Eur J Vasc Endovasc Surg 13, 48-53 (1997)
Compartment Syndrome and Fasciotomy in Vascular Surgery.
A Review of 57 Cases
S. L. Jensen and J. Sandermann*
Department of Vascular Surgery, Aalborg Hospital, Denmark
Objective: To investigate the occurrence of compartment syndrome and the results of fasciotomy in vascular surgical
Design: Retrospective study of case records from 1980-1994.
Materials: Fifty-seven limbs in 53 patients had fasciotomies following surgical revascularisation. Fifty~three (93%) limbs
were acutely ischaemic, while four (7%) had undergone elective vascular surgery. Forty-four (77%) limbs had signs of
compartment syndrome, while 13 (23%) fasciotomies were prophylactic.
Methods: The fasciotomies were done as subcutaneous procedures (n = 40), as double-incision fasciotomies (n = 11), or
by an unknown method (n = 6). The skin incisions were closed primarily in 26 (46%) cases, delayed primarily in 11 (19%)
cases, and by skin grafting in eight cases (14%).
Results: Five (13%) subcutaneous fasciotomies required revision. Surgical debridement was required in four (7%) limbs.
At discharge, 36 (68%) patients had kept their limbs, 11 (21%) patients were amputated, and six (11%) had died. No
complications relating to the fasciotomies were observed.
Conclusions: Compartment syndrome is usually related to acute ischaemia and rarely following elective vascular surgery.
Subcutaneous fasciotomy does not always ensure sufficient decompression of all four lower leg compartments.
Complications related to fasciotomy are rare.
Key Words: Compartment syndrome; Fascia surgery; Ischaemia surgery; Postoperative complications; Reperfusion injury;
Compartment syndrome is a condition in which high
pressure within a closed fascial space reduces capil-
lary blood perfusion below a level necessary for tissue
viability. 1 In relation to vascular surgery the condition
is known as a post-ischaemic compartment syndrome,
in which tissue swelling following reperfusion of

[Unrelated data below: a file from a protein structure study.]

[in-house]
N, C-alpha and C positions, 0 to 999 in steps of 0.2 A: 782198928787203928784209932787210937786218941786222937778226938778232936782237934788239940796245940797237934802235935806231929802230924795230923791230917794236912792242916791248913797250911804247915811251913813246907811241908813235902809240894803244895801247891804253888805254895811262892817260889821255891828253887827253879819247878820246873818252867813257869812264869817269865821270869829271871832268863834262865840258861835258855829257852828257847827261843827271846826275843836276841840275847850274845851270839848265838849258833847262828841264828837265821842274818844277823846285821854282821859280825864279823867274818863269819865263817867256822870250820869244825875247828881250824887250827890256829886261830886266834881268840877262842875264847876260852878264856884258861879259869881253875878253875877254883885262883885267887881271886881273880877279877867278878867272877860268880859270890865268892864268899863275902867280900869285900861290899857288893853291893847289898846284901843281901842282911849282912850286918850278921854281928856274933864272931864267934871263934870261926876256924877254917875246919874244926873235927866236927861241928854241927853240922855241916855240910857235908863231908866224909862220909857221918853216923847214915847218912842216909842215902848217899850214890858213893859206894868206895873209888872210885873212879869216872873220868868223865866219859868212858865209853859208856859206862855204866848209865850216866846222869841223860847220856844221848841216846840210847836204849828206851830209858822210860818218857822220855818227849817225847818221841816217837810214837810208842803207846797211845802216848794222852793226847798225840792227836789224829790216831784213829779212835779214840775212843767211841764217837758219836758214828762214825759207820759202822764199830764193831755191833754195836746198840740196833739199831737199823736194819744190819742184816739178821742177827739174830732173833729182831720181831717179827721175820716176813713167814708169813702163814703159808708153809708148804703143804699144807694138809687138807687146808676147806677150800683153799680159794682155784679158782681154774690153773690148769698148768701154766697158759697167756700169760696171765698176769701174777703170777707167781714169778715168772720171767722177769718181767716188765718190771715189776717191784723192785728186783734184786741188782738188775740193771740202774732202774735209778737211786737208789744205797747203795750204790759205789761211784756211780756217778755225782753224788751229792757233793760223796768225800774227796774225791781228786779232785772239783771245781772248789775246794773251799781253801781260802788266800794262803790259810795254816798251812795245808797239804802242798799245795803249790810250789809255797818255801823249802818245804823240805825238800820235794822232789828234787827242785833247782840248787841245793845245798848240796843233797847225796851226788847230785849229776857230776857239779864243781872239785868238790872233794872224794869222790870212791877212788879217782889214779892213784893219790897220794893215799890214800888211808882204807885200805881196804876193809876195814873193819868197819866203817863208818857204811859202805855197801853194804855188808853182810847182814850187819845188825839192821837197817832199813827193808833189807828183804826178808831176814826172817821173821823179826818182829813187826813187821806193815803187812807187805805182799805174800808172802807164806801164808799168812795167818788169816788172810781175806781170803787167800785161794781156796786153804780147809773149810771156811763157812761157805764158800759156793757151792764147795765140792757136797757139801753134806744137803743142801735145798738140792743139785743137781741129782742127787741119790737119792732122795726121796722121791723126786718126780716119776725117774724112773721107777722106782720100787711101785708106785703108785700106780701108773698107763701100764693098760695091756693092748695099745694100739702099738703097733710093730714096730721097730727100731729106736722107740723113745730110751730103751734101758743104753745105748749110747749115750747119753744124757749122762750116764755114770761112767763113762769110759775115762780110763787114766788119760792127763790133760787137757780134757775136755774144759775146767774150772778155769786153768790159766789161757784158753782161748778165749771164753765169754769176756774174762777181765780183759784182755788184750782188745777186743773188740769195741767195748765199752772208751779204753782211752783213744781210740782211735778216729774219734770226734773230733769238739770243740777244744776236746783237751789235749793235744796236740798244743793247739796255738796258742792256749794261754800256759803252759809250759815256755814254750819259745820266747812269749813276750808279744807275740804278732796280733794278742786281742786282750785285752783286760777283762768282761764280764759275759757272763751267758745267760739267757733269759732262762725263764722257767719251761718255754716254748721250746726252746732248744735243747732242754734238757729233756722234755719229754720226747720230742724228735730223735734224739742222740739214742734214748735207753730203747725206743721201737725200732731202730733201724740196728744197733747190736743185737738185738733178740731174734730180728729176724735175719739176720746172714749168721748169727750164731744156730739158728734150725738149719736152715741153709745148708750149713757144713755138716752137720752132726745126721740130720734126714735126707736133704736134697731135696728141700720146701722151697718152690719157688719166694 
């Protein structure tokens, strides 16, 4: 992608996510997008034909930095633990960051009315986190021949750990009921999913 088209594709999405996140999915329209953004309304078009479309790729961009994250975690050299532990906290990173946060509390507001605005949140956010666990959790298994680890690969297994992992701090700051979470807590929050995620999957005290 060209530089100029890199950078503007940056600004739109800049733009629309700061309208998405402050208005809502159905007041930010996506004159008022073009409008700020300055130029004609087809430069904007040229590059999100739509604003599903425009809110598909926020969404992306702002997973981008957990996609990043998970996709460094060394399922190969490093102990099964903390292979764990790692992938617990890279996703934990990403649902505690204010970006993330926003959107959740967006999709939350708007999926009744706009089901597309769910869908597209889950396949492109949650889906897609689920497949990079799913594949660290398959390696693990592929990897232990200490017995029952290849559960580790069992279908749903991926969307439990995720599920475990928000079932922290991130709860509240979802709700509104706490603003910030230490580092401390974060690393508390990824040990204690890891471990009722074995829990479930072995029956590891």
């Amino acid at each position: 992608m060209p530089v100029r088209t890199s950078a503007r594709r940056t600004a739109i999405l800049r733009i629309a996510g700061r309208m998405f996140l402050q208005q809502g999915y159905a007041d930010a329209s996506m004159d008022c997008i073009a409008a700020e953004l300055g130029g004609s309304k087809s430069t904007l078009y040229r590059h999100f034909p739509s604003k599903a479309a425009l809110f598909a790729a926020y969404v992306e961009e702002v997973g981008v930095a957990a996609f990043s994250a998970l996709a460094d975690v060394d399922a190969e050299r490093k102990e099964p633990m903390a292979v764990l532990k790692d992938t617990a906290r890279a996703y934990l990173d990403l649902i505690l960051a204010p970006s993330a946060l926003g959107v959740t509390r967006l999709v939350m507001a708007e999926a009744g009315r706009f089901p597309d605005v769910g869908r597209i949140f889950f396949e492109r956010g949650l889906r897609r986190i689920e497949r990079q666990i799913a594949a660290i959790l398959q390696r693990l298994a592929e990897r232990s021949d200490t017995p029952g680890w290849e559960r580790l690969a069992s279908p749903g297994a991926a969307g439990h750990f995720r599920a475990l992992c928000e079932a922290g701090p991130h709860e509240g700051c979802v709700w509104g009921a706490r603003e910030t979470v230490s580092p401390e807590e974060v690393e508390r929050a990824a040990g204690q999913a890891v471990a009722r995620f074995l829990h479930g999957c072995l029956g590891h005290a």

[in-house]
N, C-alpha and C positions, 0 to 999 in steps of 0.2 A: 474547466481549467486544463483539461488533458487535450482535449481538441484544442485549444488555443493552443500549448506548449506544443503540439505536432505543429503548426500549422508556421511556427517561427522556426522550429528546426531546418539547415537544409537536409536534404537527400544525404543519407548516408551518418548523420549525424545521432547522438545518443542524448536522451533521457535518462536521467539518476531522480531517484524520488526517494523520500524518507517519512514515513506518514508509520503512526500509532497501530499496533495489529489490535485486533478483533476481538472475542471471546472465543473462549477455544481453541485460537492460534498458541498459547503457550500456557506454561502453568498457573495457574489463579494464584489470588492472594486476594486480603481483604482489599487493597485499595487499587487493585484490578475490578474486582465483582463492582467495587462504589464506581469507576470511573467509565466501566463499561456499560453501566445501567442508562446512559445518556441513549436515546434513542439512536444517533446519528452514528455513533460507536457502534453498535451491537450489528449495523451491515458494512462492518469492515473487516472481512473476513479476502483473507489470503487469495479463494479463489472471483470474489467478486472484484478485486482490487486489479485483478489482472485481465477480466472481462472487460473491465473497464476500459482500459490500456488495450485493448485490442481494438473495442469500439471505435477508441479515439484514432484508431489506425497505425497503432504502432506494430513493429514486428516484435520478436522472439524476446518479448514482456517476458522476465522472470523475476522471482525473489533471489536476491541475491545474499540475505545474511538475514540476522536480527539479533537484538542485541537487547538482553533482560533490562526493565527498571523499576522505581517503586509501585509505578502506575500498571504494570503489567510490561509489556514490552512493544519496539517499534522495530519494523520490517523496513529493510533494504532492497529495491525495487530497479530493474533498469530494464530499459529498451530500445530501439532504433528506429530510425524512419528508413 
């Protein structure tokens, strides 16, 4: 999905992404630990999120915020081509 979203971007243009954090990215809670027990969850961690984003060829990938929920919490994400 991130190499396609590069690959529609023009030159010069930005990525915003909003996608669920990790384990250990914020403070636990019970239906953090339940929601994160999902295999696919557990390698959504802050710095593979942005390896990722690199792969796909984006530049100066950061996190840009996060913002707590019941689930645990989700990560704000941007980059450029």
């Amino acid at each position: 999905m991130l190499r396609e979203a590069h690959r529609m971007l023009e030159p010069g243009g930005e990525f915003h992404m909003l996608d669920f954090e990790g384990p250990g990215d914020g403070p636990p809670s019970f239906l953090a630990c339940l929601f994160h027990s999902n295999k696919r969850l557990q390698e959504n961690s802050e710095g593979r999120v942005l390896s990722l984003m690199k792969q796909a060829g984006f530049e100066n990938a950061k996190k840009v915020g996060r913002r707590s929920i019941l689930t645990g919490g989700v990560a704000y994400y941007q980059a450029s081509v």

ischaemic extremities leads to compartmental hyper-
tension. ~'2 This swelling is a consequence of a biphasic
ischaemia-reperfusion injury, in which tissue damage
initiated in the ischaemic phase is continued by the
reintroduction of oxygenated blood. 3"4 The ischaemia-
reperfusion injury appears to be mediated by the
interaction of oxygen derived free radicals, endothelial
factors and neutrophils. 5 Oxygen derived free radicals
can peroxidate the lipid component of cell mem-
branes, leading to enhanced capillary permeability. 3
Unless rapidly decompressed, compartment syn-
*Please address all correspondence to: Jes Sandermann, Vascular
Surgical Unit, Department of Surgery, Viborg Hospital, DK-8800
drome will eventually result in irreversible neu-
romuscular damage. 1 Fasciotomy has been recom-
mended as an adjunct in the treatment of ischaemic
limbs, 1'2'6 but uncertainties still remain. The clinical
diagnosis of compartmental hypertension is difficult,
and no absolute objective criteria for performing
fasciotomy exist, z'7 Complications, in particular infec-
tion, may be related to the procedure, which has lead
to debate of its appropriateness in ischaemic extre-
mities. 8-1° Several procedures for lower extremity
fasciotomy have been described, L6'7Al-~3 but there is
no agreement on which method is preferable.
This study was conducted to investigate the occur-
rence of compartment syndrome and the results of
fasciotomy in relation to vascular surgery.
Materials and Methods
The case records of all patients undergoing fasciotomy
at the Department of Vascular Surgery in Aalborg
from 1 January 1980 to 31 December 1994 were
1078-5884/97/010048 + 06 $12.00/0 © 1997 W. B. Saunders Company Ltd.
Compartment Syndrome and Fasciotomy 53
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Accepted 15 April 1996
Eur J Vasc Endovasc Surg Vol 13, January 1997